(August 1, 2018 / JNS)
A few notable personalities from the right are joining the wave of condemnation of Basic Law: Israel as the Nation-State of the Jewish People, namely former Defense Minister Moshe Arens and Knesset member Benny Begin. In doing so, they are legitimizing those who wish us harm and who are using the “racist” nation-state law as proof that the Israeli government seeks to implement “discrimination” and “apartheid.”
The main reason they were foaming at the mouth was that the law makes no mention of the equal status and rights of the non-Jewish minorities in Israel, particularly those who serve in the Israel Defense Forces and the other branches of the security establishment. Of course, they are talking about the Druze and the Bedouin. This is a mistake; the nation-state law contains nothing that is designed to minimize the acknowledgment of minorities’ contributions to the state and its defense.
The nation-state law is intended to define the country’s national identity and anchor it constitutionally. It does not address how the government is run, which is a weighty issue, but one that is unrelated to national identity. Starting in the middle of the last century, many countries made radical changes to their forms of government without it affecting their national make-up. That is what happened in Japan, Italy, Spain, Portugal, Greece and Argentina. Did the regime changes there also revolutionize their citizens’ national identities?
Many of the people who criticize the nation-state law cling nostalgically to the Declaration of Independence and point it out as an appropriate, fitting inspiration for the wording of the law. They forget that although the Declaration of Independence mentions the civil rights of all the citizens in the state, for nearly two decades after it was signed, the Arab minority was under a police regime that seriously limited its liberty and civil rights.
Perhaps we should also mention that in the Declaration of Independence, the word “right” appears 10 times, nine of which refer to the rights of Jews and the Jewish people as a group and a nation. Only once is the word “right” mentioned in the context of civil rights for all citizens.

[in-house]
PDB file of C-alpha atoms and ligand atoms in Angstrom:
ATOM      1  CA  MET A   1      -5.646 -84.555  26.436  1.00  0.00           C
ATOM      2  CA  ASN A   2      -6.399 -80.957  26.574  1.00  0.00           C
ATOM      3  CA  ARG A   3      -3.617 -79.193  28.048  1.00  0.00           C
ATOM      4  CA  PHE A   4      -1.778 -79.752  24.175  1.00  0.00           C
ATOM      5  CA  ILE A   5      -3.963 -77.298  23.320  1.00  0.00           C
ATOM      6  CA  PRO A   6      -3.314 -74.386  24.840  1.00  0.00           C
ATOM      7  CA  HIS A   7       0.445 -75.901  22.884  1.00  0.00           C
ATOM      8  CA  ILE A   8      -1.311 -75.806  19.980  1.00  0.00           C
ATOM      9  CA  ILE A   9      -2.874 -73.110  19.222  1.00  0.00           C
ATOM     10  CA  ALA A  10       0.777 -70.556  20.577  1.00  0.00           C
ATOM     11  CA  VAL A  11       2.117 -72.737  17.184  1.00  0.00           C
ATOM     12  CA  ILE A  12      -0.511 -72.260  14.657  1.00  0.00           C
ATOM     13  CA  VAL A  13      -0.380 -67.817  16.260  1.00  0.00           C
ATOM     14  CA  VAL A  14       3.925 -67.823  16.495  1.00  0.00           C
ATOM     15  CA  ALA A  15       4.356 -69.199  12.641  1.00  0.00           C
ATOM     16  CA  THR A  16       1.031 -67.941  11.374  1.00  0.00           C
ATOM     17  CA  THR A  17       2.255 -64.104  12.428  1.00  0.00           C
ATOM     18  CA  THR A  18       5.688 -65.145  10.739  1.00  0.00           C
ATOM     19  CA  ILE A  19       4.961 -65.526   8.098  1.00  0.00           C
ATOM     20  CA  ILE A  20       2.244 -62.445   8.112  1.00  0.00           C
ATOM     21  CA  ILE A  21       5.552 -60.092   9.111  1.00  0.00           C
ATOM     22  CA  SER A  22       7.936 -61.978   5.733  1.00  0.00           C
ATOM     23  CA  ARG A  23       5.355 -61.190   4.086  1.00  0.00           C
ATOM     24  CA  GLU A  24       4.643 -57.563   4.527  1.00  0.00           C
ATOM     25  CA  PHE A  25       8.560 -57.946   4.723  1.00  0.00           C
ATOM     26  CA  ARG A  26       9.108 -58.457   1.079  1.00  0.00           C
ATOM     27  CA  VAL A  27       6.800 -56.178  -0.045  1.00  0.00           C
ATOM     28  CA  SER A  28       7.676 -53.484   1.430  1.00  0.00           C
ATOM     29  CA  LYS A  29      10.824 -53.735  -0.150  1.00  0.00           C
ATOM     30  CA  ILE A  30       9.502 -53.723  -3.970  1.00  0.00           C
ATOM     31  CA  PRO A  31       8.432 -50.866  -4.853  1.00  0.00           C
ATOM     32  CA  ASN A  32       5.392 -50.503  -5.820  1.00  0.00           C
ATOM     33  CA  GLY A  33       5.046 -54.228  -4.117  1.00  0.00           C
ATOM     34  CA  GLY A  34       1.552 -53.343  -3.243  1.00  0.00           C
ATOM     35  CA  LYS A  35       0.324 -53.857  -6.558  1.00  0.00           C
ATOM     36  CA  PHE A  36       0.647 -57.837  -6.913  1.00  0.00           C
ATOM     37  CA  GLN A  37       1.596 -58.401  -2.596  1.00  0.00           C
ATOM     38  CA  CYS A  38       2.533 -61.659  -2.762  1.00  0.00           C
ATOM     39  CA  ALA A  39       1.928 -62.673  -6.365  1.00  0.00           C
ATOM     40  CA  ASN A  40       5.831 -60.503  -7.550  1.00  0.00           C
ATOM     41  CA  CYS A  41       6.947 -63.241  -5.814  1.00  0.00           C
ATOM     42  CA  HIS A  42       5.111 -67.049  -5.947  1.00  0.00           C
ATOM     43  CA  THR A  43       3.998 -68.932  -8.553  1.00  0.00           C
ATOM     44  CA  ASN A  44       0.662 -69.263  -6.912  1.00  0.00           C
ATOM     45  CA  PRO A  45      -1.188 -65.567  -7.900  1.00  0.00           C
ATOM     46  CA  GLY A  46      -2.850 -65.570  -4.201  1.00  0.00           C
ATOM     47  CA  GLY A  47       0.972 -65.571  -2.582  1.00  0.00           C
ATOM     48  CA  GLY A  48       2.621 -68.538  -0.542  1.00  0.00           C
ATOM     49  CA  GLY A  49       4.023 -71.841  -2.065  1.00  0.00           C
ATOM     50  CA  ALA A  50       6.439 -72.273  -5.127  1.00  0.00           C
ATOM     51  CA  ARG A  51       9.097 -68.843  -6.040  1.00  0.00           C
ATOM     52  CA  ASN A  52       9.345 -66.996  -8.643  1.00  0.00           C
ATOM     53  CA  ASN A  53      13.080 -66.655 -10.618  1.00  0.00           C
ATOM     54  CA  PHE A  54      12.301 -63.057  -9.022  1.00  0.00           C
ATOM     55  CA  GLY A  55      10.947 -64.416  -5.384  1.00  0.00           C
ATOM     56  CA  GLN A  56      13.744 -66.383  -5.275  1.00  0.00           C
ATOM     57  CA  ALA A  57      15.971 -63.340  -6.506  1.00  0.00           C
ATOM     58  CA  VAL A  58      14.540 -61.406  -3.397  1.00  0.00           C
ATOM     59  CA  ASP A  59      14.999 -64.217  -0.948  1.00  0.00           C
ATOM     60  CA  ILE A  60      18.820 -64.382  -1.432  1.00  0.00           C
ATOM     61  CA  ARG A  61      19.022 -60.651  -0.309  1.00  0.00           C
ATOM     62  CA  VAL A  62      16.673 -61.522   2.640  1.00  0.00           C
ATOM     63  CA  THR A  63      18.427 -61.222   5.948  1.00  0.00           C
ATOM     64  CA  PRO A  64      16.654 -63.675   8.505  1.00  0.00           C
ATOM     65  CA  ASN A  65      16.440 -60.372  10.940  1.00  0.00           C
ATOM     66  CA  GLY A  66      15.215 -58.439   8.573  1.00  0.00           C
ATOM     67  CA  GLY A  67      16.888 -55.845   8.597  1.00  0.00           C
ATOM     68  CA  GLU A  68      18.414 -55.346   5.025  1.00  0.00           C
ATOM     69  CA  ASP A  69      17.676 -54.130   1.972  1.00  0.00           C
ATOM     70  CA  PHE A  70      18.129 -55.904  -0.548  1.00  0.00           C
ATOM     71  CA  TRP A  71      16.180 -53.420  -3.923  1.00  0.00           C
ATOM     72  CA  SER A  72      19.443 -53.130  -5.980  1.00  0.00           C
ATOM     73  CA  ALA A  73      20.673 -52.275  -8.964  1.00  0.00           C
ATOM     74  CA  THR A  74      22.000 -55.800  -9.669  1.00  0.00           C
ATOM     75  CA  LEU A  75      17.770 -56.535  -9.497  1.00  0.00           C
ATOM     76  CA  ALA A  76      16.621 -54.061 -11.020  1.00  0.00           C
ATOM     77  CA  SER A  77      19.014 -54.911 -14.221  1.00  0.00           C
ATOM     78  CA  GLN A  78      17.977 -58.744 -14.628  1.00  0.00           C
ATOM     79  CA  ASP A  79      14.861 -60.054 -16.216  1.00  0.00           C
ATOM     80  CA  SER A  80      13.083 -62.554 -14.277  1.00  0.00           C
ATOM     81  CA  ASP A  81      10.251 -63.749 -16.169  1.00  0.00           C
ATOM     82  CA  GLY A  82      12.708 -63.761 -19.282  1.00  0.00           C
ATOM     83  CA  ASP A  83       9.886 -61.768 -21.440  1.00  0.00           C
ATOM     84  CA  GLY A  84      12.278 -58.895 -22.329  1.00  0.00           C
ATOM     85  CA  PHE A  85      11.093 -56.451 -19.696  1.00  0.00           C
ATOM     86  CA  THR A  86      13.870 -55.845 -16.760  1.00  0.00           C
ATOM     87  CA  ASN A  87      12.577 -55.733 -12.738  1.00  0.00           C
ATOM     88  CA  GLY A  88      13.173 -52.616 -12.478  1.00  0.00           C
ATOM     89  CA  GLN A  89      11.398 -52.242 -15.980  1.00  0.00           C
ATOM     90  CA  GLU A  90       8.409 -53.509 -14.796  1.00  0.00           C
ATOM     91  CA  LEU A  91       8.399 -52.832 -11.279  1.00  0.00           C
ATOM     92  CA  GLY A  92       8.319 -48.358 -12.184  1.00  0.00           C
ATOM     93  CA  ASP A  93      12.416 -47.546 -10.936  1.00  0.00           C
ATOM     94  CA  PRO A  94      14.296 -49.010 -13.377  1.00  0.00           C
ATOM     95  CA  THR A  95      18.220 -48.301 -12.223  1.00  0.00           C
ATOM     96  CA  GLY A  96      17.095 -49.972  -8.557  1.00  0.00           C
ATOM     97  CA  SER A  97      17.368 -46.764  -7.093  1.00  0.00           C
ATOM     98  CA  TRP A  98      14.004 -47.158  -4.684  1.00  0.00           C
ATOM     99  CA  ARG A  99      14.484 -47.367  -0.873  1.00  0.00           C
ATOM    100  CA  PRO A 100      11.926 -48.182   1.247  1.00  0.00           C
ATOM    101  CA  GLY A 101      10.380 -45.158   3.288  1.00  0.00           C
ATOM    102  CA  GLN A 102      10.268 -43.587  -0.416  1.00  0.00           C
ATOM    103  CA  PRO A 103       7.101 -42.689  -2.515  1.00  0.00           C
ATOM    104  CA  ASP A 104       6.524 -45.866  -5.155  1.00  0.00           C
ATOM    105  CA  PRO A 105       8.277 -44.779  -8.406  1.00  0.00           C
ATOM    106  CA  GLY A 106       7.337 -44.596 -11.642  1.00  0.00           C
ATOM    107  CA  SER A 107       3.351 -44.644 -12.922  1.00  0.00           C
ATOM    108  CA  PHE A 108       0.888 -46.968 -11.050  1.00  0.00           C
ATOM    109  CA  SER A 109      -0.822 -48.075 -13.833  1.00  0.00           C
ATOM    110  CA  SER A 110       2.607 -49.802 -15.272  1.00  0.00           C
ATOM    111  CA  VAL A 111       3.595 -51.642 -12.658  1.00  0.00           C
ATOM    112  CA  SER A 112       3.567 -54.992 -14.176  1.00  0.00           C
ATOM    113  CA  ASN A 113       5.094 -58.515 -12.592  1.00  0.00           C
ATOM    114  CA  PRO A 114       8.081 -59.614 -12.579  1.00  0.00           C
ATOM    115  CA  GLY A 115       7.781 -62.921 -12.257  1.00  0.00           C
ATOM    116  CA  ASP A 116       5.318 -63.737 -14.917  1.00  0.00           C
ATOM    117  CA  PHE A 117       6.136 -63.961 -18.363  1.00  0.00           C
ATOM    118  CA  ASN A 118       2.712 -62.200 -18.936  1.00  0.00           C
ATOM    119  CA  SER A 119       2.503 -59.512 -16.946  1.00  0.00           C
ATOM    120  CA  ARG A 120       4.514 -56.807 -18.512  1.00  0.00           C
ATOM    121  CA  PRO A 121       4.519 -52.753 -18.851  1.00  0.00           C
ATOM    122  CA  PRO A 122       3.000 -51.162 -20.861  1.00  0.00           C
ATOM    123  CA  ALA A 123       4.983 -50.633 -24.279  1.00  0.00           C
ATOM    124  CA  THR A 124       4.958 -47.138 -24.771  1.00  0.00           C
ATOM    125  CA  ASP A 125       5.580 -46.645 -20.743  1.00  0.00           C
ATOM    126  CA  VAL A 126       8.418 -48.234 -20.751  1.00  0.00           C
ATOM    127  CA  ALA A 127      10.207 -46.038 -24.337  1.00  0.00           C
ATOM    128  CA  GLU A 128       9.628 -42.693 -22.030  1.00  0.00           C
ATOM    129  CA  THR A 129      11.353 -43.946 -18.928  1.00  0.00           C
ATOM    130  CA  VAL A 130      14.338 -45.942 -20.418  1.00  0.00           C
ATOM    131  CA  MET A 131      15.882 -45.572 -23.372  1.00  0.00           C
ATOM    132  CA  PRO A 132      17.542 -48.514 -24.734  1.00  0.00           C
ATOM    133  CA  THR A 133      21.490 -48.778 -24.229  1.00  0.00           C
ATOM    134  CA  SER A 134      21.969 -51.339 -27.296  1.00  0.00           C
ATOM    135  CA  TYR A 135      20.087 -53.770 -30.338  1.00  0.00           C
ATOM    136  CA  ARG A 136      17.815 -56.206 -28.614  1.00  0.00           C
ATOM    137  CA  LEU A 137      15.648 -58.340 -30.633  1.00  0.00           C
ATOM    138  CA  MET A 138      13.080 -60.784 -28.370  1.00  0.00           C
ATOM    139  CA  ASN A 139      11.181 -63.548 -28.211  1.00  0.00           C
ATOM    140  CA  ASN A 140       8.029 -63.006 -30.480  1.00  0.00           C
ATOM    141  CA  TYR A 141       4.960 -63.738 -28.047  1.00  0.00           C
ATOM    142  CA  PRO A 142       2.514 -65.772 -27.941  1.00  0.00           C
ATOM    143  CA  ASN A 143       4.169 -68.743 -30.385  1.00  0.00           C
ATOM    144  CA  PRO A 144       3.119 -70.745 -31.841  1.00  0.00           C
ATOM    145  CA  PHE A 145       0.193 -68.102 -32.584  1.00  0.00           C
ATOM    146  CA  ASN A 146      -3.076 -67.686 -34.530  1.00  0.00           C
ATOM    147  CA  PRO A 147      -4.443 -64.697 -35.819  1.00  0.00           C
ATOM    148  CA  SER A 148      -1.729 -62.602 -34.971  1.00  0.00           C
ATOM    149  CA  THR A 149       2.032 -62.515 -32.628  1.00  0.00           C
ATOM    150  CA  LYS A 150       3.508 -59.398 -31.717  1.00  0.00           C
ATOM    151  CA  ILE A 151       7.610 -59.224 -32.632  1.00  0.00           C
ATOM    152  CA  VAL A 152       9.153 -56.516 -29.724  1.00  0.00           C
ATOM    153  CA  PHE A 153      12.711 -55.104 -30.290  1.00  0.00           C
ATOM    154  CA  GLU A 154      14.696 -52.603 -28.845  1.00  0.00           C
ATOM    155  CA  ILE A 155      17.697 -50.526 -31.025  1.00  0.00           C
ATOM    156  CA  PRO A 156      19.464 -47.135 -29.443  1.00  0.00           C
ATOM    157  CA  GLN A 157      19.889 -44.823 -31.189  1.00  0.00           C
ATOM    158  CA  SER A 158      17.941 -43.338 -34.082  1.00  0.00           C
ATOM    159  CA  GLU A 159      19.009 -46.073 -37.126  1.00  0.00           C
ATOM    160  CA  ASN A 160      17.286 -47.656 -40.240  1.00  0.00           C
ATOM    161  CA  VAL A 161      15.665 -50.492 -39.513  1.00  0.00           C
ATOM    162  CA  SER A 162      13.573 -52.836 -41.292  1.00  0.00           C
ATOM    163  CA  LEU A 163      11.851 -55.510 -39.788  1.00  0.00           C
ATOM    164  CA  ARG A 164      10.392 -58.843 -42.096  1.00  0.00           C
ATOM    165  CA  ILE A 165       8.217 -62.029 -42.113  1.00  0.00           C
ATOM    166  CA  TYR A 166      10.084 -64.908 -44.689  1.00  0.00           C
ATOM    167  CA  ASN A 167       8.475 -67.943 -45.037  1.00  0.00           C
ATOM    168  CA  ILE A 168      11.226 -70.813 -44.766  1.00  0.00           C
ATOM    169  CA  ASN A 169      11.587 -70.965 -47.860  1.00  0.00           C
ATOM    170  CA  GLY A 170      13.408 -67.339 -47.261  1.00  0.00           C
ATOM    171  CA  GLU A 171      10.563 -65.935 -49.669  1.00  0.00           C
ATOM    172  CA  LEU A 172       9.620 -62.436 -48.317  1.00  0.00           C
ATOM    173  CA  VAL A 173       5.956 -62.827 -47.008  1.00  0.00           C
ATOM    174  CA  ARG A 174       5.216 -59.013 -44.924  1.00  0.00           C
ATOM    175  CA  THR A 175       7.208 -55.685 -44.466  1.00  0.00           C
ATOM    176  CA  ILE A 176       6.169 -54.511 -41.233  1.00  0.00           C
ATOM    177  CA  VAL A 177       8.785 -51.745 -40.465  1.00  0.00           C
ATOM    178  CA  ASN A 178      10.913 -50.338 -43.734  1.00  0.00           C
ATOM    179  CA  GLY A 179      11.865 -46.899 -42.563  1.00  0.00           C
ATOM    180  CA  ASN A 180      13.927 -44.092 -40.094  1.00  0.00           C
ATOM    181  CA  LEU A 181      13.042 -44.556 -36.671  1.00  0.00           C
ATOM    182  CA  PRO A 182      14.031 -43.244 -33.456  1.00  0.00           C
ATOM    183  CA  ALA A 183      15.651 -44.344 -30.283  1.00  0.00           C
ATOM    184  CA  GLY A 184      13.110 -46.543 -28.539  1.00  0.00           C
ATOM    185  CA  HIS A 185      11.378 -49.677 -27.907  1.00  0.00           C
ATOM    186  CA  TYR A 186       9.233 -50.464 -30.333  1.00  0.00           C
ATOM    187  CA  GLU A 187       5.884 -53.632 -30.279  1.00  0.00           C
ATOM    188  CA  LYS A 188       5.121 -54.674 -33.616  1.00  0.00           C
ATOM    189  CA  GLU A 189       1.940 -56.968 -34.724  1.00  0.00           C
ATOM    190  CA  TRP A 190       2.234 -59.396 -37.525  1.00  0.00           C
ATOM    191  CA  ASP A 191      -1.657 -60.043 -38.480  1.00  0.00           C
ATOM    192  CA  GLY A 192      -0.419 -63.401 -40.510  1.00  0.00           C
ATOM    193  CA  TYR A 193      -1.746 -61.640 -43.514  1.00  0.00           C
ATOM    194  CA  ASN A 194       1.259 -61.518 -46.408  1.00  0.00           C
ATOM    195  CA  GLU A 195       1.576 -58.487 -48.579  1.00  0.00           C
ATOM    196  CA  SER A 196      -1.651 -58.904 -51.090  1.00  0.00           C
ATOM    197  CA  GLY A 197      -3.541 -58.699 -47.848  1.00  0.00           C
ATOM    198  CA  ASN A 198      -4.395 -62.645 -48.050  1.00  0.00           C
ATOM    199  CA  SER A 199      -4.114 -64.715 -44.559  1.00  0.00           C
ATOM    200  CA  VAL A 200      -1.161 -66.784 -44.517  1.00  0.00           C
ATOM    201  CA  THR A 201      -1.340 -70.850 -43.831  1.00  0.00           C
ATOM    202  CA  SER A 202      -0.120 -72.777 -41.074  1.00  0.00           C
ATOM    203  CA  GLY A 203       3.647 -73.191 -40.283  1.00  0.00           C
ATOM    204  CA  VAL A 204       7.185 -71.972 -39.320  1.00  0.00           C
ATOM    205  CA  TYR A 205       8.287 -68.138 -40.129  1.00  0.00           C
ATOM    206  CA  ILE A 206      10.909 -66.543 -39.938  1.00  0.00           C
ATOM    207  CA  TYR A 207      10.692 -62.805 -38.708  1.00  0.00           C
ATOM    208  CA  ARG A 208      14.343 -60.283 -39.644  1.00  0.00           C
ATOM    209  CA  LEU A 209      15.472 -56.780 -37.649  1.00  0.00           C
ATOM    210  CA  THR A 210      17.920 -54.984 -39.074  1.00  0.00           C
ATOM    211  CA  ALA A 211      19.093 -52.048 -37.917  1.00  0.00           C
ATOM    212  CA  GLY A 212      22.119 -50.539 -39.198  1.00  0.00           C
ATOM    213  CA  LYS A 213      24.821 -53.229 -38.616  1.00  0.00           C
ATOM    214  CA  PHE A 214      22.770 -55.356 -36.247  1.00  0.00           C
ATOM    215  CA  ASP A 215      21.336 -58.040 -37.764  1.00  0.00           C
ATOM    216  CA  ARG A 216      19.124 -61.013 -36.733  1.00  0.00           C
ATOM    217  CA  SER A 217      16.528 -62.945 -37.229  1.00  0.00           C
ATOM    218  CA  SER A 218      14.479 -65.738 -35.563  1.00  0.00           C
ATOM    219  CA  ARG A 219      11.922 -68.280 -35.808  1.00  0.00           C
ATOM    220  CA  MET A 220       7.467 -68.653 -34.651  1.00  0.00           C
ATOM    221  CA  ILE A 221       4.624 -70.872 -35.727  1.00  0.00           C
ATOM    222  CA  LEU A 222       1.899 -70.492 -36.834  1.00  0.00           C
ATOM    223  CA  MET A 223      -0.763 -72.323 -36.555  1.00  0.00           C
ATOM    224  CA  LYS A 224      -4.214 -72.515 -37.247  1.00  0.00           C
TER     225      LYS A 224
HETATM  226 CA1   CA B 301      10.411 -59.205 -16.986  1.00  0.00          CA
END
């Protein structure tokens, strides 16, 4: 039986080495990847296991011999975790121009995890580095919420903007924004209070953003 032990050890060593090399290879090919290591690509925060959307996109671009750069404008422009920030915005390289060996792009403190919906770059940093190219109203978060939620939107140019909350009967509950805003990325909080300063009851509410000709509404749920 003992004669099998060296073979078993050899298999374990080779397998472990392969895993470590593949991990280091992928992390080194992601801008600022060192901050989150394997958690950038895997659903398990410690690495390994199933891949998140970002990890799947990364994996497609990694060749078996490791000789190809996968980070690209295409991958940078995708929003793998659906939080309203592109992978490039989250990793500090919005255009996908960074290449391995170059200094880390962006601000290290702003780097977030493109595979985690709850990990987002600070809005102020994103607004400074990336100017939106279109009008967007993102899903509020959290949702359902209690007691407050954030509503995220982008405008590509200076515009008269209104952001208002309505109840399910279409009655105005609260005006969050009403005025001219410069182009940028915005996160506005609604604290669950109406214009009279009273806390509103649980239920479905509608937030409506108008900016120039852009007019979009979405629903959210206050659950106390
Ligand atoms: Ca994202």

In effect, all nationalism entails some form of discrimination, because it gives priority to the cultural and national characteristics of one group over those of another. The same is true for the Zionist version of Jewish nationalism. The Star of David emblazoned on the national flag, the national anthem that includes the words “Zion” and “Jewish spirit,” the Hebrew calendar featuring Jewish religious holidays—all these include a certain degree of discrimination against non-Jewish groups in Israel. It’s hard to imagine that non-Jewish citizens fully identify with our national symbols, and it would be unreasonable to expect that they would. But it is definitely appropriate to expect and demand that every citizen living within our sovereign borders respect those symbols.
The nation-state law does not endanger the individual rights of non-Jews in general or those of the Druze and Bedouin in particular. But even if there were grounds to suspect that it did, the nation-state law would not be the place to anchor those rights in law. Another basic law should be written that would be devoted to codifying and ensuring those groups’ rights. What prevents us from passing a Basic Law: Equal Civil Rights?
This is what Arens, Begin and others should devote their energy to. Rather than helping ignite the flames of fear and incitement over the nation-state law, which doesn’t contain even a hint of a doctrine of racial superiority, it would be best if they threw themselves into repairing the needless schism that the opponents of the law have caused.
Martin Sherman is the founder and CEO of the Israel Institute for Strategic Studies.